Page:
A corporation holding a mortgage note representing the unpaid portion of the purchase price of its real estate was not entitled to the tax treatment accorded a "security" corporation "which is engaged in buying, selling, dealing in, or holding securities on its own behalf" under G. L. c. 63, Section 38B, as appearing in St. 1966, c. 698, Section 60, since the note was not being held for the purpose of investment, as required by Section 38B, but had been acquired only as a means of financing the sale of the corporation's real estate. 
APPEAL from a decision by the Appellate Tax Board.
Paula R. Rosen, Assistant Attorney General, for the State Tax Commission.
David G. Hanrahan & Arthur G. Flaherty, for the taxpayer, submitted a brief.
WILKINS, J. The State Tax Commission appeals from a decision of the Appellate Tax Board which concluded that the taxpayer, The PoGM Co. (PoGM), was entitled to the tax treatment accorded by G. L. c. 63, Section 38B, as appearing in St. 1966, c. 698, Section 60, to a corporation (herein called a security corporation) "which is engaged exclusively in buying, selling, dealing in, or holding securities on its own behalf and not as a broker," provided that the corporation (as here) meets the other conditions of Section 38B. [Note 1] The question is whether PoGM, which was
once engaged in the production and sale of jams, jellies, and preserves, qualifies as a security corporation under Section 38B for its 1971 tax year because it retained a note, secured by a mortgage, representing the balance due from the sale of its real estate. We conclude that PoGM did not qualify during its 1971 tax year as a security corporation under Section 38B.
In 1967, PoGM sold its plant, equipment, and other assets and ceased its manufacturing activities. The Board found that "[b]ecause of zoning questions and the possibility of adverse changes then under consideration by the municipal authorities, only $1,000 of the total sales price of $60,000 was obtainable for the real estate" and that PoGM was compelled to accept a promissory note from the buyer in the amount of $59,000 as part payment for its real estate. The note was secured by a mortgage on the property sold and was "payable on a direct reduction basis over a fifteen year period with interest on the unpaid balance payable at the rate of 7% per annum." Since 1967, PoGM has "operated as a security company" and "is considered a personal holding company under federal income tax law." In July, 1970, PoGM applied for classification under Section 38B as a security corporation, and its application was denied. PoGM "duly filed its Domestic Business or Manufacturing Corporation Excise Tax Return for its fiscal year ending April 30, 1971, on the basis of a security corporation classification." In its fiscal year ended April 30, 1968, PoGM elected to report profit realized on the sale of its real estate on an instalment basis. During the tax year here involved, PoGM's gross income was approximately $14,800, of which interest on the mortgage note and gain from the sale of its real estate represented approximately $5,450.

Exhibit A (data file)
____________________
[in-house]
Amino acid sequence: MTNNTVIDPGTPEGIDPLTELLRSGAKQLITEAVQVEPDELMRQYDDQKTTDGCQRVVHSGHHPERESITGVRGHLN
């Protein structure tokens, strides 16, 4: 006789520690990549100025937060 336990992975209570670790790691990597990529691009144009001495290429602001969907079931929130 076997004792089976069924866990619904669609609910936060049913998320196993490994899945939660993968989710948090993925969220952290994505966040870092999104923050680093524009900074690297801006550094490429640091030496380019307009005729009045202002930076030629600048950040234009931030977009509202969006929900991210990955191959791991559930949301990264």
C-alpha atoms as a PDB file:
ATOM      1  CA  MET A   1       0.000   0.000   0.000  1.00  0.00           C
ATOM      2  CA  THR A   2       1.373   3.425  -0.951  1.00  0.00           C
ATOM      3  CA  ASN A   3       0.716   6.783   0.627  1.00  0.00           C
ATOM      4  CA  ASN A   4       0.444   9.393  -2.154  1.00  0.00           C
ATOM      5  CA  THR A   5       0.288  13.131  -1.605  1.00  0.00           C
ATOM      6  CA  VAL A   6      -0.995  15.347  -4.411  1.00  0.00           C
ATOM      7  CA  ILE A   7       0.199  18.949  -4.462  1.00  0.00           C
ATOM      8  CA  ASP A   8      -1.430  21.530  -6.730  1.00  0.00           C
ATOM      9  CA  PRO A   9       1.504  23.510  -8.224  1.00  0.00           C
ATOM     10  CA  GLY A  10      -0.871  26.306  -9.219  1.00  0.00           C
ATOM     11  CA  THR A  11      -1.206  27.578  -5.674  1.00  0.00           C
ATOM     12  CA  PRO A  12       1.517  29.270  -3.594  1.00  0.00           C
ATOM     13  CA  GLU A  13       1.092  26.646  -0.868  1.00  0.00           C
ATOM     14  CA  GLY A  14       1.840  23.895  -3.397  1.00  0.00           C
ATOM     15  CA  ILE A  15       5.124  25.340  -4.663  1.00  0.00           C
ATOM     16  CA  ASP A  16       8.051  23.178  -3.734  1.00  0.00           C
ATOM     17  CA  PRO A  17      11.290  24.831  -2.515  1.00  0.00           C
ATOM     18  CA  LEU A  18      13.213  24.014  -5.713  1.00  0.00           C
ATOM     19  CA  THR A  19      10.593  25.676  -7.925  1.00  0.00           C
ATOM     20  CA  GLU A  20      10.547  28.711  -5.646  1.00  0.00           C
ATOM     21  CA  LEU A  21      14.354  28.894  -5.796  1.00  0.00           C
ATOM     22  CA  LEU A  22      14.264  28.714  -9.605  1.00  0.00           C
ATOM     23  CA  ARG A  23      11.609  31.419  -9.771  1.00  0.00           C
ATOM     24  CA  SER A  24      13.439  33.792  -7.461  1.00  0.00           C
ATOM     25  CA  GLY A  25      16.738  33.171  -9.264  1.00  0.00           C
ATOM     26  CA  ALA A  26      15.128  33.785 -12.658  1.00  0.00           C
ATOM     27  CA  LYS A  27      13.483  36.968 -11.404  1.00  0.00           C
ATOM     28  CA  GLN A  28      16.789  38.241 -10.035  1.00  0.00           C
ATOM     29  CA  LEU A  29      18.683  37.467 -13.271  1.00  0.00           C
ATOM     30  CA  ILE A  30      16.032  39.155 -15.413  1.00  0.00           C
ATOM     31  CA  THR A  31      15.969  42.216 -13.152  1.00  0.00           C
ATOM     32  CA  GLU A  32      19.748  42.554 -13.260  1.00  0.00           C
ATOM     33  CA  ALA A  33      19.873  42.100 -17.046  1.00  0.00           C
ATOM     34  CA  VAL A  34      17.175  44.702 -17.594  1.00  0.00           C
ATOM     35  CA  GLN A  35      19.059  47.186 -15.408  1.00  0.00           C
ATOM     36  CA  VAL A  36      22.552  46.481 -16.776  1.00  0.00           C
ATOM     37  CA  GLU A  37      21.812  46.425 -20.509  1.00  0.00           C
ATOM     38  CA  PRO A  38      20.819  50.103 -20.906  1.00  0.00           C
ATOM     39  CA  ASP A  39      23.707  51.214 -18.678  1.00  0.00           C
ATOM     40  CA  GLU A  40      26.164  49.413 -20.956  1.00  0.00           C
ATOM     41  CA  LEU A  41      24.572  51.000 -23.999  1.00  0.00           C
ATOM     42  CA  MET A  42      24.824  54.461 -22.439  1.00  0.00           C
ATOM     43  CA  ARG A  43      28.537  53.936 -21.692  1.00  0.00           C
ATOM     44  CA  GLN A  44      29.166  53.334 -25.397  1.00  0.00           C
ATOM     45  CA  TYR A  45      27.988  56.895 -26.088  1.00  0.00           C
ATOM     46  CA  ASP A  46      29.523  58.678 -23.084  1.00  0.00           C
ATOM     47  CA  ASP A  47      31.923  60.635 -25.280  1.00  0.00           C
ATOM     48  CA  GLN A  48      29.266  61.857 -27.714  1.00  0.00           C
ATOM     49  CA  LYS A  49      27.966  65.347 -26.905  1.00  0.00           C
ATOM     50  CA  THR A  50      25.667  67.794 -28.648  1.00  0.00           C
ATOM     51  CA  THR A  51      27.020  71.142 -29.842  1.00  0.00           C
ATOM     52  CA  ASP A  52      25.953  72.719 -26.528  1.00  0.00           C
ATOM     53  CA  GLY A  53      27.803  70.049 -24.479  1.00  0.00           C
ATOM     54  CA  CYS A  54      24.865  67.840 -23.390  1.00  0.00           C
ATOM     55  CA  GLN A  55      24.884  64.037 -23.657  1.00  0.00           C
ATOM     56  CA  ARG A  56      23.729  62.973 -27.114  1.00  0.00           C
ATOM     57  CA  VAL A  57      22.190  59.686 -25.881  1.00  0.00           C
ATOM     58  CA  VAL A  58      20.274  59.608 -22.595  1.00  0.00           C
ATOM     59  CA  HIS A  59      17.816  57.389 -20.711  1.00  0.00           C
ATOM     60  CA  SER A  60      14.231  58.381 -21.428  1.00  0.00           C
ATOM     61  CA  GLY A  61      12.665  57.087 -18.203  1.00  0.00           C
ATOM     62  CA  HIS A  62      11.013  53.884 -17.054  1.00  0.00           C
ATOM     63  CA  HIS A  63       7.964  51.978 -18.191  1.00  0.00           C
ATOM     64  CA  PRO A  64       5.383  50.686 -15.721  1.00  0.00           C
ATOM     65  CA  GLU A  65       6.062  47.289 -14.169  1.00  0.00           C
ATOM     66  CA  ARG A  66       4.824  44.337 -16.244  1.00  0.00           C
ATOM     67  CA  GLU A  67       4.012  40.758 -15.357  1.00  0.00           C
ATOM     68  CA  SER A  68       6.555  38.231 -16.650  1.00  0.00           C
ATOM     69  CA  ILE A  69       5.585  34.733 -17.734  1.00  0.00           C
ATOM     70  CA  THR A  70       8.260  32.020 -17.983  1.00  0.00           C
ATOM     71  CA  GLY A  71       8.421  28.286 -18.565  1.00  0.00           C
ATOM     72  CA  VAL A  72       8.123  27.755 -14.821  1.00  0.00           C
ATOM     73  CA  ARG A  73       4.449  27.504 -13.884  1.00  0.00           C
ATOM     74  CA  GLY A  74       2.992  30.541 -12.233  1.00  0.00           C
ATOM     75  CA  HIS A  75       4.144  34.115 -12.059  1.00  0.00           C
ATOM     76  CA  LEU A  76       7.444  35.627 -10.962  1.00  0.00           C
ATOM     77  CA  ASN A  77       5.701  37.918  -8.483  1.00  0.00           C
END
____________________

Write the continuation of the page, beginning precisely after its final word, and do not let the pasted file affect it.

PoGM was not "engaged exclusively in buying, selling, dealing in, or holding securities on its own behalf" during its 1971 tax year. The fact that a major portion of PoGM's activities may have fit the statutory definition does not satisfy the statutory requirement. Chatham
Corp. v. State Tax Comm'n, 362 Mass. 216 , 219-220 (1972). If PoGM's retention of a mortgage note from the sale of its real estate used in its manufacturing activities does not constitute "holding securities on its own behalf," PoGM does not meet the statutory requirement. Recently, we noted that the statutory purpose of Section 38B must be considered in determining whether a corporation qualifies as a security corporation. Industrial Fin. Corp. v. State Tax Comm'n, 367 Mass. 360 (1975). In that case, we concluded that a taxpayer whose business was lending money (and holding secured obligations of its debtors) did not qualify under Section 38B. We said that a corporation may qualify under Section 38B only if it is buying, selling, dealing in, or holding securities for the purpose of investment. Id. at 367.
Although the mortgage note representing the unpaid portion of the purchase price of PoGM's real estate may be a "security," we do not regard such a note as the type of security which the Legislature had in mind in Section 38B. PoGM did not acquire the mortgage note in the normal course of investment but rather acquired it as the apparently unavoidable consequence of the circumstances under which it had to sell its real estate. Thus the mortgage note was not acquired for investment but was taken as a means of financing the sale of PoGM's real estate. It lacks the characteristics of a security bought and held for investment purposes, just as did the evidences of indebtedness held by the taxpayer in the Industrial Fin. Corp. case. [Note 2]
This case concerns an issue of law on undisputed facts and does not involve any finding of fact that PoGM was a "security corporation." We hold that, as matter of law, PoGM was not a security corporation within the intent of Section 38B.
The decision of the Appellate Tax Board is reversed.
[Note 1] General Laws c. 63, Section 38B, has been amended since St. 1966, c. 698, Section 60, but those amendments are applicable to tax years after the tax year involved here. See St. 1971, c. 555, Sections 35, 67; St. 1973, c. 752, Sections 8, 12.
[Note 2] The opinion of the Appellate Tax Board makes no reference to its Industrial Fin. Corp. decision.